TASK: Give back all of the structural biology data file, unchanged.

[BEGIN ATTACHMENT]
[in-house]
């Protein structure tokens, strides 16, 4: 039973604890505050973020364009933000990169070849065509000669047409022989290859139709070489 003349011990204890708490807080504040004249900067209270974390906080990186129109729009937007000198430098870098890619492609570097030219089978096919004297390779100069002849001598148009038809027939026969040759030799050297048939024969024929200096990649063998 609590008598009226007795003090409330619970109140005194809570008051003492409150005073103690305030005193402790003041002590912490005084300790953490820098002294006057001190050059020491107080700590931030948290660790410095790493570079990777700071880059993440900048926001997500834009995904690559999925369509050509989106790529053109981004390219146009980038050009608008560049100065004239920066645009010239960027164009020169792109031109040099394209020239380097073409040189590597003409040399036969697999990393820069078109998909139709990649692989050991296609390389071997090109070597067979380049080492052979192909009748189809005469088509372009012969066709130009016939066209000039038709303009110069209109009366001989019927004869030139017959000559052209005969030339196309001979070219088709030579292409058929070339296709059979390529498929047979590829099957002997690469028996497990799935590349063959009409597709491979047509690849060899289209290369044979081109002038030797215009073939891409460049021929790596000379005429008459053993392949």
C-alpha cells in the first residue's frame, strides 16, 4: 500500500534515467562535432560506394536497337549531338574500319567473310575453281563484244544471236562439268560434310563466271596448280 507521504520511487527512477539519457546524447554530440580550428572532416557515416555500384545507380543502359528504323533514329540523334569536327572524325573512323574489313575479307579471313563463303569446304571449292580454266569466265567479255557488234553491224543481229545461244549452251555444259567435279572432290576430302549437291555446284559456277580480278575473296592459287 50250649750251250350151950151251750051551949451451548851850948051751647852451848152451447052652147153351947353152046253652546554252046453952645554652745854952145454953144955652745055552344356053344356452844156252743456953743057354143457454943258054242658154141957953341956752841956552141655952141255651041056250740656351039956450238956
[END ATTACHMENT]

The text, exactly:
[in-house]
């Protein structure tokens, strides 16, 4: 039973604890505050973020364009933000990169070849065509000669047409022989290859139709070489 003349011990204890708490807080504040004249900067209270974390906080990186129109729009937007000198430098870098890619492609570097030219089978096919004297390779100069002849001598148009038809027939026969040759030799050297048939024969024929200096990649063998 609590008598009226007795003090409330619970109140005194809570008051003492409150005073103690305030005193402790003041002590912490005084300790953490820098002294006057001190050059020491107080700590931030948290660790410095790493570079990777700071880059993440900048926001997500834009995904690559999925369509050509989106790529053109981004390219146009980038050009608008560049100065004239920066645009010239960027164009020169792109031109040099394209020239380097073409040189590597003409040399036969697999990393820069078109998909139709990649692989050991296609390389071997090109070597067979380049080492052979192909009748189809005469088509372009012969066709130009016939066209000039038709303009110069209109009366001989019927004869030139017959000559052209005969030339196309001979070219088709030579292409058929070339296709059979390529498929047979590829099957002997690469028996497990799935590349063959009409597709491979047509690849060899289209290369044979081109002038030797215009073939891409460049021929790596000379005429008459053993392949």
C-alpha cells in the first residue's frame, strides 16, 4: 500500500534515467562535432560506394536497337549531338574500319567473310575453281563484244544471236562439268560434310563466271596448280 507521504520511487527512477539519457546524447554530440580550428572532416557515416555500384545507380543502359528504323533514329540523334569536327572524325573512323574489313575479307579471313563463303569446304571449292580454266569466265567479255557488234553491224543481229545461244549452251555444259567435279572432290576430302549437291555446284559456277580480278575473296592459287 50250649750251250350151950151251750051551949451451548851850948051751647852451848152451447052652147153351947353152046253652546554252046453952645554652745854952145454953144955652745055552344356053344356452844156252743456953743057354143457454943258054242658154141957953341956752841956552141655952141255651041056250740656351039956450238956